Oh my, Barb!! I’m sure you felt like that plane couldn’t get there fast enough! Amazing how we fly right into action in those moments. I’m sure I’d have done the same–straight to the plane! So glad everything turned out ok. I’m sure that was a long road. XOXO

  13. Cindy Mutigli says:

    Boy, Jen, this hit home. I can tell you no matter what age your children are, those feelings are exactly the same. I will never forget the phone call in the middle of the night from Christopher’s wife, “can you come to the hospital, Chris has a brain tumor..”…and the tears…oh my…so hard to hear her. This has been a nightmare, and I pray everyday for GOD to allow Chris to be a miracle that beats the odds. We go again this week for his scan, and when they call his name and he takes that long walk back, my heart is overwhelmed. Then after the scan we take the walk to the Dr. office, anywhere from a 1 to 2 hr wait to hear the results….there is NOTHING, like seeing the eyes of Chris and Ash, when the doc says, it is stable. So, yep this blog hit me hard…thanks for sharing your story…I can say I know the feeling.

    • Real Life Parenting says:

      I know, Cindy. I thought about you. I’m so glad you post on Facebook. I think about you guys all the time!! XOXO

  14. The Girl says:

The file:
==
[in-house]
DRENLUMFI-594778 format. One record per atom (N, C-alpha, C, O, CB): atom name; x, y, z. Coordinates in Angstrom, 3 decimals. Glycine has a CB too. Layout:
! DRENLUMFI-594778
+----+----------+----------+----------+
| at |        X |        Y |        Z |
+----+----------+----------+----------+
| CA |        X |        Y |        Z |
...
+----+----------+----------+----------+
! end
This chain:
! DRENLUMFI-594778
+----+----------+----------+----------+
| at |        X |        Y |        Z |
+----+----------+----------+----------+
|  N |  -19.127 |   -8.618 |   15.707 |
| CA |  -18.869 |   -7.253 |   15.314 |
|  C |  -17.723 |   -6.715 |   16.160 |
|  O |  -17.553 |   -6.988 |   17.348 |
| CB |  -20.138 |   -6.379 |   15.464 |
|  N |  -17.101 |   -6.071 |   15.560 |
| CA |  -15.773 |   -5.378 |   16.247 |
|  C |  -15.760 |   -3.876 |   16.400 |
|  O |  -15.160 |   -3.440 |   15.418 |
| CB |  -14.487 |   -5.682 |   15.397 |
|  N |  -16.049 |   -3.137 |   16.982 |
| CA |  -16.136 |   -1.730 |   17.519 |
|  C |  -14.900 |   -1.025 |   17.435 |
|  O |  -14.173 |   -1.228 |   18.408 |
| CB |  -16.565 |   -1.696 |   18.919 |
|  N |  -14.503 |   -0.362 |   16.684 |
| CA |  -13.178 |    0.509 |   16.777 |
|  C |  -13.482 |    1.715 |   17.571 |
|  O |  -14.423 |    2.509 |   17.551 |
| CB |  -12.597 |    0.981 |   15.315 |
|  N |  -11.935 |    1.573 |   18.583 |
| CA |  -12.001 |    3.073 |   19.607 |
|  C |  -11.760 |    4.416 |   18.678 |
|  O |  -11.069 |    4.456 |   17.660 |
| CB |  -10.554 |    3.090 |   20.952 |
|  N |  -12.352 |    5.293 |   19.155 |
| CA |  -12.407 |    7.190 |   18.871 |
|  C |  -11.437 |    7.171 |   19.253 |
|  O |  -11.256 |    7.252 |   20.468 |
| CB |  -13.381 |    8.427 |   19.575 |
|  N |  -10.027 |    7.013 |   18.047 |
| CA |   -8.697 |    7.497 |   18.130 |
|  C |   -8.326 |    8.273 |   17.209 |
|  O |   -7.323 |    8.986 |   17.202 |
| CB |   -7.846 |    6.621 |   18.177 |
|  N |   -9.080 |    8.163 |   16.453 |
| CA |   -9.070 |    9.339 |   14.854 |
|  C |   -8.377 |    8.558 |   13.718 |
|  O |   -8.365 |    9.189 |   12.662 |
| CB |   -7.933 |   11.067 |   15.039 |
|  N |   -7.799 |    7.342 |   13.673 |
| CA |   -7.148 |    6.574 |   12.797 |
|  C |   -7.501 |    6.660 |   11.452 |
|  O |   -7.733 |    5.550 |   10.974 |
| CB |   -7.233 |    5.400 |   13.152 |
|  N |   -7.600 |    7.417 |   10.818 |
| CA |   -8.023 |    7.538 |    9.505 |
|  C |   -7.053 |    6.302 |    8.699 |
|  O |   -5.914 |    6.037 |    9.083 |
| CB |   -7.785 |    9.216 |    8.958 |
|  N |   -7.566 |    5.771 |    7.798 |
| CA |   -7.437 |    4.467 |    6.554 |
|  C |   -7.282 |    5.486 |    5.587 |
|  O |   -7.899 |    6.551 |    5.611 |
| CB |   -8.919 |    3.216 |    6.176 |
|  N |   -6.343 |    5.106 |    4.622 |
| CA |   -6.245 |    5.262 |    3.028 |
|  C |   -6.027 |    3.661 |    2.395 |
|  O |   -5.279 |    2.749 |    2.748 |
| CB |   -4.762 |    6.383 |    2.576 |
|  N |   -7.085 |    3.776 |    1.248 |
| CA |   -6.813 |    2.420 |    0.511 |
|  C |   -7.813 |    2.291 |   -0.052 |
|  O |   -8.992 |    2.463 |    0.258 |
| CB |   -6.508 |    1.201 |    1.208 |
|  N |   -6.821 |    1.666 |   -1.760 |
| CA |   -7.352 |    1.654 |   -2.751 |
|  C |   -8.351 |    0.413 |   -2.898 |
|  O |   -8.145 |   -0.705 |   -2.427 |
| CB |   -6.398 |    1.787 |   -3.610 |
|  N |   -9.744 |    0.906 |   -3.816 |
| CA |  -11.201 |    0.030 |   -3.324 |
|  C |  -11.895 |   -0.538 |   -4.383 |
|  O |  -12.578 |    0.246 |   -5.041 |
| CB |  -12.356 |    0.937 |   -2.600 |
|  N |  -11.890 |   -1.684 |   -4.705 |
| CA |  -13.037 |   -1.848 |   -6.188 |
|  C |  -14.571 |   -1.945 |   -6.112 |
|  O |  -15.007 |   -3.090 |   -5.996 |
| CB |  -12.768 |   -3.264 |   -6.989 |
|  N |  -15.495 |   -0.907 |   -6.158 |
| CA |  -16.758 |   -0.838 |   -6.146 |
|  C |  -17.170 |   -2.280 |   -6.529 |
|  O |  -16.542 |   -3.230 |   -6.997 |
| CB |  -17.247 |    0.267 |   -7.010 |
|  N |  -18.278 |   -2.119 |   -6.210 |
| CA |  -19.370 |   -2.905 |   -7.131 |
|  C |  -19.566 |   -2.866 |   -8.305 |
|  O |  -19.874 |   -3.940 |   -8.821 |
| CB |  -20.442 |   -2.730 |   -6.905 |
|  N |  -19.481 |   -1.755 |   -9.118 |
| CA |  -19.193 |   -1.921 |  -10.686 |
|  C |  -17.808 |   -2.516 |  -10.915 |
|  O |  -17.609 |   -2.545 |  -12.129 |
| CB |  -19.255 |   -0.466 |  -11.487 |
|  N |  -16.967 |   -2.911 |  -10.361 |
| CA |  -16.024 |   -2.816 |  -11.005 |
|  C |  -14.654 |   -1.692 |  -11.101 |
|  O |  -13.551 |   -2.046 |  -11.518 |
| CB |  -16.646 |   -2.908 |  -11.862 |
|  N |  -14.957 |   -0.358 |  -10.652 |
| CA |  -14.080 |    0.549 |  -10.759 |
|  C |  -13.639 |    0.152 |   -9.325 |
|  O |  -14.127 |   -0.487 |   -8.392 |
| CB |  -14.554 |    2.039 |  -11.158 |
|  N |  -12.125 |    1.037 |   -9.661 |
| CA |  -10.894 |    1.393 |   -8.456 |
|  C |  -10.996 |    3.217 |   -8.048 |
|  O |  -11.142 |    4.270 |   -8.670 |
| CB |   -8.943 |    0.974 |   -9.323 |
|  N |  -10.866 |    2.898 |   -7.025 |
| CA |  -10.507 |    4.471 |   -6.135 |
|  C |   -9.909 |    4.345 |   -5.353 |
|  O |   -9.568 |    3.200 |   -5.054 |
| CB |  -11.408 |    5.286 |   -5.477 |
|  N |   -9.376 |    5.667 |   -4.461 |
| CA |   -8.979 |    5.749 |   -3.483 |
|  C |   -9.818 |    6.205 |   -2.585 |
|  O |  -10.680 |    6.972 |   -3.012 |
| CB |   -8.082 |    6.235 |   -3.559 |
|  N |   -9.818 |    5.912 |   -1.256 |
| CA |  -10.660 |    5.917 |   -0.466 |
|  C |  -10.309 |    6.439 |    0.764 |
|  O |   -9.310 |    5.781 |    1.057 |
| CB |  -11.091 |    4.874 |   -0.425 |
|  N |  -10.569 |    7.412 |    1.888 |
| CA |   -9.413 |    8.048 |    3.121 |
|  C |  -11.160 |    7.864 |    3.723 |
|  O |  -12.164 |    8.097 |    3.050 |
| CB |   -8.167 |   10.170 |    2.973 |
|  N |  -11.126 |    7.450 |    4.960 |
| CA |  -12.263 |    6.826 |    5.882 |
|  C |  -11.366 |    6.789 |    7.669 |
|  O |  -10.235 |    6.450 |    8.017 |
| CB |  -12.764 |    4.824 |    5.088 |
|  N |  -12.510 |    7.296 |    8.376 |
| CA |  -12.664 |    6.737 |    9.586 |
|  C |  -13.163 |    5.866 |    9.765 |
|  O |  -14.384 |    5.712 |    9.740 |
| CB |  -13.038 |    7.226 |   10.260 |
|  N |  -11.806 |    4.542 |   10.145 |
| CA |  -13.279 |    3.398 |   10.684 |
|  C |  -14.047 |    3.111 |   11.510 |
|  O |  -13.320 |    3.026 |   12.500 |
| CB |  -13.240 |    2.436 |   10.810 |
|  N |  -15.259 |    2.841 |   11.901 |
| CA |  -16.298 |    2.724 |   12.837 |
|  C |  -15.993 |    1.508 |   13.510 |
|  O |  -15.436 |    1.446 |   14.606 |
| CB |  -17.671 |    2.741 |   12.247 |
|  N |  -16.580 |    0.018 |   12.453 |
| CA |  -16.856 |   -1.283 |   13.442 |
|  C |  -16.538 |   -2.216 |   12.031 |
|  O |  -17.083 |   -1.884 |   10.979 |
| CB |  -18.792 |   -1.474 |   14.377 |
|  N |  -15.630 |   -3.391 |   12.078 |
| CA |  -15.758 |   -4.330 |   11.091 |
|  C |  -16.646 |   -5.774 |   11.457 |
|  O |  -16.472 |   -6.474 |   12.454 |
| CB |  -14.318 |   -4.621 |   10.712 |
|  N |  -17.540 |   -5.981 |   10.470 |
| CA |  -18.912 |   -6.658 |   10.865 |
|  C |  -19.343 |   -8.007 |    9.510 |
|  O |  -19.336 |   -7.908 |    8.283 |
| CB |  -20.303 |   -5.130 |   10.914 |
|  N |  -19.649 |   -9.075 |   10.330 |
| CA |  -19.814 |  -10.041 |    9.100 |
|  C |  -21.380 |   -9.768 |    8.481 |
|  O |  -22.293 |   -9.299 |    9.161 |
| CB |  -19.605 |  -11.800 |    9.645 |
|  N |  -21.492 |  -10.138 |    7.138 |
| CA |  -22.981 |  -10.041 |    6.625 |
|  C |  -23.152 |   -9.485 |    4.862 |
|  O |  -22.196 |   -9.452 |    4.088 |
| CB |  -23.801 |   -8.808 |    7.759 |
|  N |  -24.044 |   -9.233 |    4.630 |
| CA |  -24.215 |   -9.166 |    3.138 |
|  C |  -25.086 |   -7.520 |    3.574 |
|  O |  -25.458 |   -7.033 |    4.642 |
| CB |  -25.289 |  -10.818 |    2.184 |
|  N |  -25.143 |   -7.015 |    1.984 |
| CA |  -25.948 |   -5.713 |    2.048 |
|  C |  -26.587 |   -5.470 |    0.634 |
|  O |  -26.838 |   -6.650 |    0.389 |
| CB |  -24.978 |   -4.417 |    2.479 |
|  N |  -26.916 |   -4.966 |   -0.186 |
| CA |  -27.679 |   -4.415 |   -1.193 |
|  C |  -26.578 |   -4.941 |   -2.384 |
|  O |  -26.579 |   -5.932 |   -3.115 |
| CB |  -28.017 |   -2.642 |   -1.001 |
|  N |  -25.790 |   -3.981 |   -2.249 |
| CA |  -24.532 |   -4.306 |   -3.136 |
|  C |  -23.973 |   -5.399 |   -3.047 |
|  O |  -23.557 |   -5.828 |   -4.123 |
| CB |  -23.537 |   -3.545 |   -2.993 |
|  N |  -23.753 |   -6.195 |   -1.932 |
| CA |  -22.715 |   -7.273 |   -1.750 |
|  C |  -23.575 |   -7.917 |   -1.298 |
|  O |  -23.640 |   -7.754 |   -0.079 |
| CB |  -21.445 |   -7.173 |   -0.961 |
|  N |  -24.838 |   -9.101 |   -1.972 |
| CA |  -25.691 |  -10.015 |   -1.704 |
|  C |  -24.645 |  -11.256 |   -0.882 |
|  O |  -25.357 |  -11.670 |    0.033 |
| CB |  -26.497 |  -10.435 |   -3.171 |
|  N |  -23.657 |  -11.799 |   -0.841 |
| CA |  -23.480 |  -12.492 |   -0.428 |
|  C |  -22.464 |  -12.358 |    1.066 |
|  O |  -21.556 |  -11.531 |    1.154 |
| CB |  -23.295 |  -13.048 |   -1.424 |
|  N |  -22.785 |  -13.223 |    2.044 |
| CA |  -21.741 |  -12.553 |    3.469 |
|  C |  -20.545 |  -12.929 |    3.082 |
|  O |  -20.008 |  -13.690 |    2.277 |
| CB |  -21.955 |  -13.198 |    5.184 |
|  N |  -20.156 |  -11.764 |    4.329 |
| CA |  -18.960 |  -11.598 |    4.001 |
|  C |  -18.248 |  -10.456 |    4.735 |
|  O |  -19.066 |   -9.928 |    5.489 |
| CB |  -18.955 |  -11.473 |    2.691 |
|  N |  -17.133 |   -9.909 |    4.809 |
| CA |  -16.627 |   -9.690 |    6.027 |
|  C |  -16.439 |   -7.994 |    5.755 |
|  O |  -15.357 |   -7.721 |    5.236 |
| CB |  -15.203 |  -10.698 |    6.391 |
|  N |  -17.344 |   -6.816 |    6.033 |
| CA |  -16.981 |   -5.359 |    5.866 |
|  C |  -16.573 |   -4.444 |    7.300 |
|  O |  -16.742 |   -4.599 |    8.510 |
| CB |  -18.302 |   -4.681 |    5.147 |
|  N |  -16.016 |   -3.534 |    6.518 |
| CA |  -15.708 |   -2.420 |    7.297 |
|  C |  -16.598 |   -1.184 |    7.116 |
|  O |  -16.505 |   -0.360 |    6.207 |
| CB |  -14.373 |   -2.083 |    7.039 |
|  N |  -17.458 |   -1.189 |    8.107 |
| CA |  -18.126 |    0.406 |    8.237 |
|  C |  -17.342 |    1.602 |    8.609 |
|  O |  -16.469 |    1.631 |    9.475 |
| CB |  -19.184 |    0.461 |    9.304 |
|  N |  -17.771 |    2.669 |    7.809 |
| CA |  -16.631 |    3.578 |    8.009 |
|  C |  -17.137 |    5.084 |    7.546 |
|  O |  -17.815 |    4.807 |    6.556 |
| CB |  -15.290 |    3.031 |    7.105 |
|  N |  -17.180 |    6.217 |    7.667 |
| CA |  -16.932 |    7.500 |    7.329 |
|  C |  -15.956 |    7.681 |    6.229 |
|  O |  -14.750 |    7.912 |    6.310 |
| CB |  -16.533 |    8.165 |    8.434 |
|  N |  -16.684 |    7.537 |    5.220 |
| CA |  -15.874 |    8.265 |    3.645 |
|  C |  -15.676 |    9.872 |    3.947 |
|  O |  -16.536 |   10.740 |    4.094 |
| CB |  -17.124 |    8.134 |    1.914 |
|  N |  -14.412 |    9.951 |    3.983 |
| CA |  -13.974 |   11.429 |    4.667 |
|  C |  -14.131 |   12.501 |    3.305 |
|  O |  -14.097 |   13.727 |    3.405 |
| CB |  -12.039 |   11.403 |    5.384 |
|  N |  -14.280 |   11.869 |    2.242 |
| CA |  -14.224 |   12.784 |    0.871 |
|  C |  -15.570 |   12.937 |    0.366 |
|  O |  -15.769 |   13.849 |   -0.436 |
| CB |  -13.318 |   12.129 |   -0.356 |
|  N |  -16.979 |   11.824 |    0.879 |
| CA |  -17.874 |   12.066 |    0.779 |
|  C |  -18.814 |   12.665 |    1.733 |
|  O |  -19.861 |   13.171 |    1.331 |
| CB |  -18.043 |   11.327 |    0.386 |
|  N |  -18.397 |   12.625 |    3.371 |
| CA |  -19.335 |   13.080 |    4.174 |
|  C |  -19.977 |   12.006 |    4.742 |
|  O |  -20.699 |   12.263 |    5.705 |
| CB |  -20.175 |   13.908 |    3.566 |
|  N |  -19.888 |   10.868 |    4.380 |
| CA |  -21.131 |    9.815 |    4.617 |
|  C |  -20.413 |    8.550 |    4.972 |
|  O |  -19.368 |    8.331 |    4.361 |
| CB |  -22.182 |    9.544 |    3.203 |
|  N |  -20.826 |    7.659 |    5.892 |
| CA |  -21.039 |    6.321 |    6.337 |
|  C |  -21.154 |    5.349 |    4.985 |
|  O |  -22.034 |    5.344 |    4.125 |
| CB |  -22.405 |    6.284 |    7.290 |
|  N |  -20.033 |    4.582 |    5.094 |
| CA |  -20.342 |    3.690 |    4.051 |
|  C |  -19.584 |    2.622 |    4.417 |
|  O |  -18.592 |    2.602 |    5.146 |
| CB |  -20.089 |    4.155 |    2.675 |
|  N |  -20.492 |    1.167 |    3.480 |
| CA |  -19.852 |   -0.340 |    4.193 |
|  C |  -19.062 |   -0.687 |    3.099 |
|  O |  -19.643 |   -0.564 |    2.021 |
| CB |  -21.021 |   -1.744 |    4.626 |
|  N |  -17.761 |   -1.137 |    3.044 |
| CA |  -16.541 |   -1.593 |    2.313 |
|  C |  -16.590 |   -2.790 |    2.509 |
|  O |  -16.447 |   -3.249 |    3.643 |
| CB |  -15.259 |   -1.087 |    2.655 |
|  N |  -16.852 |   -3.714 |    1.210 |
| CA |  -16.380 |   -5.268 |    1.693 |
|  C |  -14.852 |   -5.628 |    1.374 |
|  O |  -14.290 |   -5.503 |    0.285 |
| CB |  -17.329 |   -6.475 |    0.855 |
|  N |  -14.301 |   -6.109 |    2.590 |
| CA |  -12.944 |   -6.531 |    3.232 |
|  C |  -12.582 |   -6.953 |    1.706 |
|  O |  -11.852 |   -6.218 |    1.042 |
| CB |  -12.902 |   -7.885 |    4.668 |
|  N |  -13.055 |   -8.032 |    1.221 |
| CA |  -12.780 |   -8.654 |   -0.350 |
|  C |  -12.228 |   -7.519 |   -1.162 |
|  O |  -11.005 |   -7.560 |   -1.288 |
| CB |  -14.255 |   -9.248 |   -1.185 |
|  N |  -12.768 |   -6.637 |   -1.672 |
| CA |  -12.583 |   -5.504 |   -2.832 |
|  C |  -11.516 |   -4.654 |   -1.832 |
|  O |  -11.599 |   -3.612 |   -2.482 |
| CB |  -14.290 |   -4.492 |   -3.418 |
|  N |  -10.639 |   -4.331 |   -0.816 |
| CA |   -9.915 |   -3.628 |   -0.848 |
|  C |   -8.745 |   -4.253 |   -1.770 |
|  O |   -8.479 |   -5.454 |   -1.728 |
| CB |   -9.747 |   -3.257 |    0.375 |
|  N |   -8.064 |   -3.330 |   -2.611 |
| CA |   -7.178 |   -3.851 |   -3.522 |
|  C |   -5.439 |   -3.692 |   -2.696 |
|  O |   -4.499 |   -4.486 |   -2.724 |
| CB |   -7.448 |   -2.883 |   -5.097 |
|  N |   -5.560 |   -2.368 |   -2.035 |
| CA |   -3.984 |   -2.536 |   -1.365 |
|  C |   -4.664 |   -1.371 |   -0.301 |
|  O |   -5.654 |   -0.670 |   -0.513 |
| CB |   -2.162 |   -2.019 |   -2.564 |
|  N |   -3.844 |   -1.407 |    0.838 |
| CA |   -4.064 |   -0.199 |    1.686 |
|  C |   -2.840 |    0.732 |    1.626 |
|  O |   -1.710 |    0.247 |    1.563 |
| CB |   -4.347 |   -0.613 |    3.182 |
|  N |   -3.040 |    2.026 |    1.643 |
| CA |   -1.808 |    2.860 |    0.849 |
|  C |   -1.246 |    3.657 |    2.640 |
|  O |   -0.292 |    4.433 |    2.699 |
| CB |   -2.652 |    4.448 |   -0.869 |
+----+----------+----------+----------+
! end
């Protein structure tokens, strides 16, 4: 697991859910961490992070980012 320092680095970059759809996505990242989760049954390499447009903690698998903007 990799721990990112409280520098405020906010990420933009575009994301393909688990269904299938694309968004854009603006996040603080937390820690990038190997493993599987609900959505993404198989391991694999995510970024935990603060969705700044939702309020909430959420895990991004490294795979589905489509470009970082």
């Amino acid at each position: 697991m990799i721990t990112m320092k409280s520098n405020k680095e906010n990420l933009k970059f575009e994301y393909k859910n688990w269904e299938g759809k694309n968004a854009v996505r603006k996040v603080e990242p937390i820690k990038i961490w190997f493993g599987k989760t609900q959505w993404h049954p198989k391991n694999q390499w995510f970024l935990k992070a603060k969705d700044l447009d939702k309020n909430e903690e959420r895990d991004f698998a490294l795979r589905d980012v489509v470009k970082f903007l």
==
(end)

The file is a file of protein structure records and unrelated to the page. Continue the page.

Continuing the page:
This made me cry since the moment I read the title. I love you, Mommy!

    • Real Life Parenting says:

      Oh, Darlin. I love you more than words could ever express. Too. More. Most. Best. Best than ever. Supercalifragilisticexpealidocious. <3

  15. B.J. Kelly says:

    I’m glad I never had to go thru that personally (except for Stef biting her tongue and needing stitches as a toddler) with the ambulance and all. I, like many others, took ordinary motherhood days for granted. If anything like your experience happened to me now I would be a nervous wreck! I guess in my case being ignorant was bliss as a young mother. Love you and Miss M!!

    • Real Life Parenting says:

      You know, I thought about when we wrecked our car and you were in AZ. Glad that wasn’t too serious!! I would have been a worried wreck in your shoes!

  16. Today was an emotional day for me and when I read your post, I lost it. No mother wants to go through this. Thank God your baby is OK. Afer an episode like this one, a schedule doesn’t matter anymore. Enjoy every minute with your babies:) Hugs!

    • Real Life Parenting says:

      Hugging all the time, Manal. And hugs to you, friend.